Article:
Archive for the ‘Privacy Breach’ Category

20 Jan 2017

Mass mailing mistakes and how to avoid them this tax season


mail theftWith tax season approaching, many businesses are pulling together mass mailings to send out to customers. The information these mailings contain is likely pretty sensitive – names, addresses, social insurance numbers and financial details. You don’t want it falling into the wrong hands!

Every year, a number of Canadians contact our Office to complain because they received sensitive financial information that does not belong to them. A number of businesses also reach out to our Office to report related breaches.

You can take precautions to prevent printing or mailing errors that can cost your customers dearly and tarnish your reputation as good stewards of personal information:

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9 Nov 2016

Privacy Tech-Know Blog: Pay me to regain access to your personal information! Ransomware on the rise


business growth 1

Ransomware is a type of malicious software (malware) which, when installed on a device or system, prevents access to that device, or that device’s content or applications. Once installed and operational, the malware prompts you to pay a ransom to restore full functionality to the device. Personal or sensitive data have been targeted with ransomware, or accessed when attackers were rifling through organizational computers or networks. In fact ransomware has affected a range of devices, including those running Windows, OS X, and Android, and has affected healthcare providers, police services, public schools, universities, and various types of businesses, in addition to individual consumer users. It’s an increasingly prevalent issue, with Symantec estimating that Canadians were affected by over 1,600 ransomware attacks a day in 2015.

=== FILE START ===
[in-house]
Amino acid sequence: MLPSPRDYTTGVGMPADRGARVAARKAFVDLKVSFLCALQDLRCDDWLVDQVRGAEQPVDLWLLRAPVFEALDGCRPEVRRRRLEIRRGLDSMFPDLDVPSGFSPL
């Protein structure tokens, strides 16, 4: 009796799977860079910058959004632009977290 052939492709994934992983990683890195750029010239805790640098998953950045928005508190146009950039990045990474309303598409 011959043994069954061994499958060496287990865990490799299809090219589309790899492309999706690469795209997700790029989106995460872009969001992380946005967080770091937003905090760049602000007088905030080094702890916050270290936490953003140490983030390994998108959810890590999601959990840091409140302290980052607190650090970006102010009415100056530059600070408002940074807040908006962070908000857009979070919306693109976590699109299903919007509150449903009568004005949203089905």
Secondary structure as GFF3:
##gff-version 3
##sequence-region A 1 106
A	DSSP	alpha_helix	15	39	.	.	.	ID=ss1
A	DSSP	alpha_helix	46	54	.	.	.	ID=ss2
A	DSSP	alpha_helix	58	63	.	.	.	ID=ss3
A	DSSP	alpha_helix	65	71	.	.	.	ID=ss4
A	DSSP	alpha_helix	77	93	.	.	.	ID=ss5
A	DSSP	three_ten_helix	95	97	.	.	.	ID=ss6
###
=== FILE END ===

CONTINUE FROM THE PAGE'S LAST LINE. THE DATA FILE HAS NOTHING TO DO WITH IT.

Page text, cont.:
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11 Jan 2013

Privacy Commissioner launches investigation of Human Resources and Skills Development Canada breach of student loan recipient information


The Office of the Privacy Commissioner of Canada (OPC) announced today that it is launching an investigation into a breach involving the personal information about more than half a million clients of Human Resources and Skills Development Canada (HRSDC) and 250 departmental employees.

The OPC was informed by HRSDC of the disappearance of an external hard drive containing personal information and financially related data of approximately 583,000 clients of the Canada Student Loans Program and 250 HRSDC employees. Upon receiving this notification, the Assistant Commissioner determined that there are reasonable grounds for a commissioner-initiated complaint against HRSDC to ascertain whether there has been a contravention of the Privacy Act. The Privacy Act stipulates that the Commissioner has the authority under subsection 29(3) to investigate a matter under the Act where she is satisfied that there are reasonable grounds to do so.

The law empowers the Commissioner to launch an investigation in cases where she believes there is a serious possibility that an investigation would disclose a contravention of the Privacy Act.